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Norwich City Report Card: The big man’s big impression – and big challenge from here

In our latest Norwich City end of season report card, Michael Bailey reflects on a genuine success story at the heart of their defence – and their new direction. Here’s to Christoph Zimmermann.

From Christoph Zimmermann’s first arrival in Norfolk, there was no hiding all the things the centre-back’s move was hoping to achieve.

Away from the hard facts – out of contract centre-back playing in the German fourth tier signs for Norwich City – was the real story.

“When I give him tactical instruction he always gets used to it quickly and acts in the right way,” said head coach Daniel Farke, on unveiling his first signing of last summer. “At Dortmund he was able to get the group together and build a team spirit. I know we’ve got a really brilliant character with him.

“Christoph knows he’s not in the pole position when he comes here, and he knows there are things he needs to improve such as opening up the game.

“But he’s a good fit for the squad, he’s still young and is a brilliant character, and has the skills to learn quickly.”

Zimmermann was the captain Farke left behind at Borussia Dortmund II – and swiftly the key arrival to support what City’s new boss and those above him were hoping to implement.

A year later, and there is no ignoring the journey or the progress that has been made.

At 25 and from a regional German league, the size of the leap facing Zimmermann was laid bare a few times. Defeats at Aston Villa and Queens Park Rangers continued to state the point.

MORE: Norwich City Legends surpass all expectations with game in aid of the Community Sports Foundation

Even the final-day thrashing at Hillsborough emphasised a tired performance, at the end of a full Championship campaign that would have tested every sinew far beyond Zimmermann’s past footballing exploits.

But far more evident across the piece was the seed of a combative defender, growing stronger as the season progressed.

He missed just 45 minutes of pre-season action – in fact, Zimmermann effectively played almost two more friendlies than any of his new team-mates. It was only after a difficult afternoon at Villa Park five games into the new season, that Zimmermann was finally given some minutes off – sparing him much involvement in ‘The Millwall Debacle’.

Be it a strong block in the first half of the opening day at Craven Cottage, to full 120-minute evenings of heart, courage and endeavour against Premier League opposition at Arsenal and Chelsea – it’s no surprise Zimmermann became a poster boy for the Canaries’ future under their new model and beyond parachute payments from English football’s top table.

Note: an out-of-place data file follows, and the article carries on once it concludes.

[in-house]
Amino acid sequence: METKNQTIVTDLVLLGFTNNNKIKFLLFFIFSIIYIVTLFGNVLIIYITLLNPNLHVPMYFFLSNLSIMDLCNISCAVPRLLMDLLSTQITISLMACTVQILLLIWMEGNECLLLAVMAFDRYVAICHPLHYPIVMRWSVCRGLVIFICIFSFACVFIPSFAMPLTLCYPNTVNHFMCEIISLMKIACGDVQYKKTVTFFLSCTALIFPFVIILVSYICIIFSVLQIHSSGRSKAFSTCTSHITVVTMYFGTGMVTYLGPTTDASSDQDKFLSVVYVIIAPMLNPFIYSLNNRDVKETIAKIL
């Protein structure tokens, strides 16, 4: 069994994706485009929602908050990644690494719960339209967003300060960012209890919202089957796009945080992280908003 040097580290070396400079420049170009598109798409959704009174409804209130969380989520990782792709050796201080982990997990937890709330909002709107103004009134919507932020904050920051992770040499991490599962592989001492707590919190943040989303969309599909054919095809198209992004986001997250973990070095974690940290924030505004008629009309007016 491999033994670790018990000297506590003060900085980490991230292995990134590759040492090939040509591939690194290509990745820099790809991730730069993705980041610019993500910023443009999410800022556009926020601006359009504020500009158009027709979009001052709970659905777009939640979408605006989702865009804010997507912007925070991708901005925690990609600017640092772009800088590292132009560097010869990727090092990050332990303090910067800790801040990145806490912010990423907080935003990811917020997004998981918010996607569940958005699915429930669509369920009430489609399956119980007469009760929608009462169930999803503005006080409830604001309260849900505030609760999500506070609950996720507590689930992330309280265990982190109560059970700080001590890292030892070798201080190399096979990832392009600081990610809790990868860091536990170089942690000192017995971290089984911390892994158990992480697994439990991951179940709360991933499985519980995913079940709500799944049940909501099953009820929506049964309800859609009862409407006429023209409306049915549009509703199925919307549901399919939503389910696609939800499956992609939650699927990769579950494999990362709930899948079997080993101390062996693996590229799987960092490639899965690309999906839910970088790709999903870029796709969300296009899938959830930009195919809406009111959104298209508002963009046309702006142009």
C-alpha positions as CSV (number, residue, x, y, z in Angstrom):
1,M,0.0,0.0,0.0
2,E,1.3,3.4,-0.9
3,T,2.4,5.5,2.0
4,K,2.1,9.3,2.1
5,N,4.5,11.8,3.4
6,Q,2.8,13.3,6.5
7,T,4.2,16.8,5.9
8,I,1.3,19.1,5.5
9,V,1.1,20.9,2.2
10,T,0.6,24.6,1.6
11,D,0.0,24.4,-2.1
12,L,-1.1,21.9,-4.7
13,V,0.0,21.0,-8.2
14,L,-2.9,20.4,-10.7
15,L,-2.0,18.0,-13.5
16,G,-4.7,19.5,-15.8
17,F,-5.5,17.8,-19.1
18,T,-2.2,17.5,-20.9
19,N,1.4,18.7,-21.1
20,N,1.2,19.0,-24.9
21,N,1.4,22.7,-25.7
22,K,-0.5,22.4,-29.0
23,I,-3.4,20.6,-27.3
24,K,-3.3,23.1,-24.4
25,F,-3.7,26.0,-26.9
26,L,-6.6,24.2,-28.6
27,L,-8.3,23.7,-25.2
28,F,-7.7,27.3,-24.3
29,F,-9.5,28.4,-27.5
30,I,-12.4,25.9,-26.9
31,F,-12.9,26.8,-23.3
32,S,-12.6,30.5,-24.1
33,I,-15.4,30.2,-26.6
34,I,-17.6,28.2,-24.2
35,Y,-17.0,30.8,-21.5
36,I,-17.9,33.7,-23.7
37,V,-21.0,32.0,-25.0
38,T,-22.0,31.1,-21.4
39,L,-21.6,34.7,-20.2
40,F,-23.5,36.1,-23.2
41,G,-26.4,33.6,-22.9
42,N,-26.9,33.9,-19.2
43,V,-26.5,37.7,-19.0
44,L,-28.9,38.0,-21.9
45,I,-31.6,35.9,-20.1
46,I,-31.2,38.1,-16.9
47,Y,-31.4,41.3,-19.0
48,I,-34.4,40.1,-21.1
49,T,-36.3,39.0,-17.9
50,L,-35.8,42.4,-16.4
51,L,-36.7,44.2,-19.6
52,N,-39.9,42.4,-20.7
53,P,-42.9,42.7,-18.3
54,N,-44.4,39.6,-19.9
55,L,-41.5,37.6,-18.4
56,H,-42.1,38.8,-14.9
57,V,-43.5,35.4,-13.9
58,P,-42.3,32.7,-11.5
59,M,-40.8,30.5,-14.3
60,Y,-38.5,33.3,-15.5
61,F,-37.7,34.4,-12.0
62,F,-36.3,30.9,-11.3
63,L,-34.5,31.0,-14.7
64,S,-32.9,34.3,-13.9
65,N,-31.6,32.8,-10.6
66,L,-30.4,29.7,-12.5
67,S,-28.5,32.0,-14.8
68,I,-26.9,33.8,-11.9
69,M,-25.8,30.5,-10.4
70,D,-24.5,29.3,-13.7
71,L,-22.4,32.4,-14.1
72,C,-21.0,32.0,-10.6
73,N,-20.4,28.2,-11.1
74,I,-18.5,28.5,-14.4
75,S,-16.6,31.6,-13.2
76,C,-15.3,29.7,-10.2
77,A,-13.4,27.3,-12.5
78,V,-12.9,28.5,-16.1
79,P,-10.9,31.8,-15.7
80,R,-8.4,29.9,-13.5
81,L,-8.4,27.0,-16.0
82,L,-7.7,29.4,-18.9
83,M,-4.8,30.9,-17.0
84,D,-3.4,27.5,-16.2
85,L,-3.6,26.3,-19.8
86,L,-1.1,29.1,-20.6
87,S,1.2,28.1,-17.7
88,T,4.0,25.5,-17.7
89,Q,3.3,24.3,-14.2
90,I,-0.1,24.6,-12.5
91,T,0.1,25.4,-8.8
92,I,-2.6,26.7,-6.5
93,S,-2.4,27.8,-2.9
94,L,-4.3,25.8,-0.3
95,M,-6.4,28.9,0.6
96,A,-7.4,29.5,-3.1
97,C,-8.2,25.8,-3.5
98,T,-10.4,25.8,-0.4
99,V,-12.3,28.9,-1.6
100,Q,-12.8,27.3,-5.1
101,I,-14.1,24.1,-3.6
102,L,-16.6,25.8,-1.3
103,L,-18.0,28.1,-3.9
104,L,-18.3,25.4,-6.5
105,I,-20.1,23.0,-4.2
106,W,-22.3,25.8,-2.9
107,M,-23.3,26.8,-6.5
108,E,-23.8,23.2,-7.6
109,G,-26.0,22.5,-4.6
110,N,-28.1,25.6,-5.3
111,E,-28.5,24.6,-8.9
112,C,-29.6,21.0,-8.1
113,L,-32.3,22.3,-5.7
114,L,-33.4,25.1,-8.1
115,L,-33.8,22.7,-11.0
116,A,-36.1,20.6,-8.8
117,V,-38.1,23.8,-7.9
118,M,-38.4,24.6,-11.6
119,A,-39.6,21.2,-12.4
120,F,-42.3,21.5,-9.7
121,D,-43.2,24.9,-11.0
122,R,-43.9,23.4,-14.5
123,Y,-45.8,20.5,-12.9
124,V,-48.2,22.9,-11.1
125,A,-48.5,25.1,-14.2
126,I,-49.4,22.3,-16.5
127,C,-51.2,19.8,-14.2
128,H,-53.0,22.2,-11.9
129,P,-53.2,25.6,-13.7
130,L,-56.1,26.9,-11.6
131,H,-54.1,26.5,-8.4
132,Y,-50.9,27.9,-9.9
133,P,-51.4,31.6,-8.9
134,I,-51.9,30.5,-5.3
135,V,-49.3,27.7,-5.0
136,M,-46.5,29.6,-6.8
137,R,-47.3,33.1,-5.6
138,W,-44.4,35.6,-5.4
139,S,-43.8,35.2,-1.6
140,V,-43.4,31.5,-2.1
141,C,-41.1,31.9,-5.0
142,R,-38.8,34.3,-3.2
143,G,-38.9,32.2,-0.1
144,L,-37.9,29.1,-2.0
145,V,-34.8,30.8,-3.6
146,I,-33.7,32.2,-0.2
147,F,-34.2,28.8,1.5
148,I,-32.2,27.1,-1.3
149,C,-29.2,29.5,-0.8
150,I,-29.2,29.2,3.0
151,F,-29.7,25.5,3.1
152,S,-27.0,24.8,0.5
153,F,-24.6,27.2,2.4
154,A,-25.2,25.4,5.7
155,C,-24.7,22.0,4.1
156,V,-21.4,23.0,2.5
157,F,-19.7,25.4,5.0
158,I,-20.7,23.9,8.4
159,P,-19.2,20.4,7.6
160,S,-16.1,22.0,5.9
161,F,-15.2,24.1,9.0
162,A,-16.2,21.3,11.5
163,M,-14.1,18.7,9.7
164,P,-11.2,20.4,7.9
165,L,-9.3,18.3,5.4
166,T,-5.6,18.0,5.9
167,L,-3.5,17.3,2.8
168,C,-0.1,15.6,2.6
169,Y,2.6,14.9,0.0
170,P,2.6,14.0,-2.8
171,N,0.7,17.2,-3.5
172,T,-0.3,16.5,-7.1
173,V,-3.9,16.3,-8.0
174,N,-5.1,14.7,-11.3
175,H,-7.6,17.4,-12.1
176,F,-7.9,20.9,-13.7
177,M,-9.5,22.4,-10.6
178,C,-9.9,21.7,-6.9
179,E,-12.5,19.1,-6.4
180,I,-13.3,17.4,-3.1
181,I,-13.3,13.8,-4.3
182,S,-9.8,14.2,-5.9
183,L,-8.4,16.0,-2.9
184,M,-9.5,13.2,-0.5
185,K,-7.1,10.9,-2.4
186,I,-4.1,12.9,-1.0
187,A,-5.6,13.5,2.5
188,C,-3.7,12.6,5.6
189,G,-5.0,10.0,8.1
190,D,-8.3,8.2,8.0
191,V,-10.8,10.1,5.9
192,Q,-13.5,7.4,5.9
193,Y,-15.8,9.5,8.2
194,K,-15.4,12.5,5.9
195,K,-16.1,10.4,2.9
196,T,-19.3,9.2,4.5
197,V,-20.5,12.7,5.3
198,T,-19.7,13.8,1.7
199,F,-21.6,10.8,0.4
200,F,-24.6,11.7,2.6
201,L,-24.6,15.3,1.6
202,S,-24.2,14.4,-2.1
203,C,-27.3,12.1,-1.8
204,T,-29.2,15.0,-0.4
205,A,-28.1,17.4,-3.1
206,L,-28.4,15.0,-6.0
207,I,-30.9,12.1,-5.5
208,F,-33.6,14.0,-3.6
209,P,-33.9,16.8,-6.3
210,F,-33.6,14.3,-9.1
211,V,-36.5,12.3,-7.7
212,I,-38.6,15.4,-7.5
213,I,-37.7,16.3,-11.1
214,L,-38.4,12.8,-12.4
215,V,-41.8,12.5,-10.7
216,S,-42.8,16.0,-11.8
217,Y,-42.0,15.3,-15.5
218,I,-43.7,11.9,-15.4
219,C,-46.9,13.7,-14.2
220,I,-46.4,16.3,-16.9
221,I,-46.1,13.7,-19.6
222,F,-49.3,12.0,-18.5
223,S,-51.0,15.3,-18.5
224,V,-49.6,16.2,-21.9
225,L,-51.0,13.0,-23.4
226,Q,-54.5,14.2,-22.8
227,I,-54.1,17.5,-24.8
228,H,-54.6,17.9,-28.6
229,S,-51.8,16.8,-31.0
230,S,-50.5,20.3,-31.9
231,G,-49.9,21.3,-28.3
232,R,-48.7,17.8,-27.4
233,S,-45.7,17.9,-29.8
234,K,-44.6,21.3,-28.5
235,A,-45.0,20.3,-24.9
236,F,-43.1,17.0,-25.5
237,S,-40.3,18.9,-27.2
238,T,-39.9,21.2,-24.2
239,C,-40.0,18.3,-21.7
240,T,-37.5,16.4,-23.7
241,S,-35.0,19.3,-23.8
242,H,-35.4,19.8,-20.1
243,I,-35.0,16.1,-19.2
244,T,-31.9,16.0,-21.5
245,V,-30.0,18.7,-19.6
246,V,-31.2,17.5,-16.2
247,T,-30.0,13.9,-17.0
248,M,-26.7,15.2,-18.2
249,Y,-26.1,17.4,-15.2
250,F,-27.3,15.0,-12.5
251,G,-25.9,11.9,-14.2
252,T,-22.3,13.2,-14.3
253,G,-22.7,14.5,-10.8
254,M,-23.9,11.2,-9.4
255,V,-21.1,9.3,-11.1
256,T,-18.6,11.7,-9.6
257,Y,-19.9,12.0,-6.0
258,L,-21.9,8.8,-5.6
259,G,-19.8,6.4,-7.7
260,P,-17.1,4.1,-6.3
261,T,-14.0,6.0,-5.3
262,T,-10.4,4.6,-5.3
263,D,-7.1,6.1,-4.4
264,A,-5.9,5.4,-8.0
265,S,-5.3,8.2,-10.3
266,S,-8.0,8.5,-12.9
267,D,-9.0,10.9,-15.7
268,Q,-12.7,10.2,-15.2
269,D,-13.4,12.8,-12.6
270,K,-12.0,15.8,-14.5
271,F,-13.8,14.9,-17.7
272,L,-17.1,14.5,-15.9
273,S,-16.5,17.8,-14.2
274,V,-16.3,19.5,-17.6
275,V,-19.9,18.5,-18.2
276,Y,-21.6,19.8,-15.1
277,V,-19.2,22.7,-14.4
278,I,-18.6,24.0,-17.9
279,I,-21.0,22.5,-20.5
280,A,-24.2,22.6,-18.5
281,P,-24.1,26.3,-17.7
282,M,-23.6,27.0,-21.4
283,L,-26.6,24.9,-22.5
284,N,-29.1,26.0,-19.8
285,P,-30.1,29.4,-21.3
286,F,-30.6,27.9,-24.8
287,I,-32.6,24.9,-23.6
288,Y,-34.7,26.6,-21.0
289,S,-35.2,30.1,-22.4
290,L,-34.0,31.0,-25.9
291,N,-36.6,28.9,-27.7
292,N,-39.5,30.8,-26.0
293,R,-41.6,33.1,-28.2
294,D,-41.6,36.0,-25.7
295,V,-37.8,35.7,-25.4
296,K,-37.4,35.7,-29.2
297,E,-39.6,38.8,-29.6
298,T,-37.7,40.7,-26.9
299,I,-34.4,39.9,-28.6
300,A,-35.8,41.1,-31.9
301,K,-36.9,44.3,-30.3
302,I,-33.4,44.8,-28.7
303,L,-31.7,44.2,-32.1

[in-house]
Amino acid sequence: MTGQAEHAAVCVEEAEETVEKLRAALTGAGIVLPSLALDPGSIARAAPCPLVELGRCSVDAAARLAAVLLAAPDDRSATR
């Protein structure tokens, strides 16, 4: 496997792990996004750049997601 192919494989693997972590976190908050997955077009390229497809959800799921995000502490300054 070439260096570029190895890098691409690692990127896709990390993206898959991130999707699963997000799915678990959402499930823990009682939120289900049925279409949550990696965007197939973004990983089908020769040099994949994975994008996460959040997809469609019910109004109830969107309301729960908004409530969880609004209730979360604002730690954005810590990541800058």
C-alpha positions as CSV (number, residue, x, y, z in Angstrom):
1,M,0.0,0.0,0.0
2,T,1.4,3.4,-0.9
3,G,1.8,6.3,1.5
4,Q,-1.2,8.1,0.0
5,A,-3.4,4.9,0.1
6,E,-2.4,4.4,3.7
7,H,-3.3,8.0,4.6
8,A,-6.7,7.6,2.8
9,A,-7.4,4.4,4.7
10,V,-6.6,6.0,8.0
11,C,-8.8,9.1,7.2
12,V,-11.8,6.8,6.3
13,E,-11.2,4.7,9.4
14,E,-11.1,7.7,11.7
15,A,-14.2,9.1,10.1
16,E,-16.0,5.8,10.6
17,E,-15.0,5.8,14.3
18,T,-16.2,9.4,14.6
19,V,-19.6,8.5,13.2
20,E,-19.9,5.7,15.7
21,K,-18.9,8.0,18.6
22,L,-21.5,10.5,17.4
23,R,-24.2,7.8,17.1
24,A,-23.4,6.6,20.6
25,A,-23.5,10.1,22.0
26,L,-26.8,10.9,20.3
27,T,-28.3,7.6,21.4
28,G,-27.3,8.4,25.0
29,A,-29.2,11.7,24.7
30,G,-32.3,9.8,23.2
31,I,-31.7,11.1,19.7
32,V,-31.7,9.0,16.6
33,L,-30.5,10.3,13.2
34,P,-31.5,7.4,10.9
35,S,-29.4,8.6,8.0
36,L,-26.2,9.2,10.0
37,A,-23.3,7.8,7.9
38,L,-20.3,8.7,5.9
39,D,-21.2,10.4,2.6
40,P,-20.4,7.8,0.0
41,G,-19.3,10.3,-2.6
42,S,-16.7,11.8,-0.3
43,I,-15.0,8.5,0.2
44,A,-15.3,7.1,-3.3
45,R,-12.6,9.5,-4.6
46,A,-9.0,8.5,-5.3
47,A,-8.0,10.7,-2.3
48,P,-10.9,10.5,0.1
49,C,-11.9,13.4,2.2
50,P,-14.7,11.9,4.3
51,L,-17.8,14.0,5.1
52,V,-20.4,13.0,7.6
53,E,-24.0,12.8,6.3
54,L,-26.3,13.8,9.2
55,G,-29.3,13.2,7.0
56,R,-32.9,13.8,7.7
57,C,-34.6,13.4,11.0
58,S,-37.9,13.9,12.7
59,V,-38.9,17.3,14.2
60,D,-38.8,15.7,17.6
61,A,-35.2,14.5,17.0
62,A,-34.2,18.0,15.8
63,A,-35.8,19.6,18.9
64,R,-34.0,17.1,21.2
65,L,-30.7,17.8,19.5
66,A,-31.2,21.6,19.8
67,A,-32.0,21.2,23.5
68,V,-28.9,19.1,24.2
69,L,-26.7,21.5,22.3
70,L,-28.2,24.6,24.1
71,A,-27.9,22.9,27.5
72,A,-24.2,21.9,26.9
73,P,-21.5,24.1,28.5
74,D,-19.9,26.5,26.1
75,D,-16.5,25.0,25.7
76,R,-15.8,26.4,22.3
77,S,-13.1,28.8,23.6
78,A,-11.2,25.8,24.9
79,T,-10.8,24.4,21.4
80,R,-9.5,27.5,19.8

The whole season was perhaps encapsulated by about 30 seconds at Molineux, when Zimmermann dug himself a hole – and managed to get out of it by using his head, literally, to tackle Morgan Gibbs-White in the penalty box.

In essence there have been challenges but more often than not, big Christoph has found a way to beat them.

That fuelled a lovely new contract before Christmas to recognise Zimmermann as a proper first-team player, rather than the fourth-choice back-up that first arrived. Some admiring glances from Arsene Wenger probably helped.

MORE: The boat that rocked and the man who rocked it – Timm Klose’s Norwich City report card

But it’s not just on the pitch that Zimmermann has made an immediate impression.

At a time when some may fear a lack of loyalty and longevity could risk a football club’s imprint on its community, Zimmermann has stepped up here, there and everywhere – from fans’ groups to the Community Sports Foundation, offering a chat and helping out. His award as Norwich City’s PFA Community Champion for 2017-18 says it all.

Everything combined backs up a progressive and impressive first season for Zimmermann at Norwich and in England – but the challenges won’t stop now his debut campaign is done. It will probably be quite the opposite.

Some have already questioned whether Zimmermann’s popularity comes as much – if not more – from his community work and personality, rather than his abilities on the pitch.

If someone really wants to find a stick to beat things with, they will generally rip one off a tree.

But it’s entirely reasonable to ask of more again from Zimmermann next season. Another step up in consistency and performance. A little more threat at set-pieces and the sign of a man who has fought through an entire Championship campaign – and now wants to prove exactly how much he learned and that the scars were worth it.

If Zimmermann can do that while those that brought him in can dig up another couple of diamonds, then Norwich City will make their brave new world work just fine.

For the latest Norwich City news and opinion follow Michael Bailey on the following channels…

Michael Bailey on Twitter @michaeljbailey

Michael Bailey on Facebook @mbjourno

Michael Bailey on Instagram @mrmichaeljbailey

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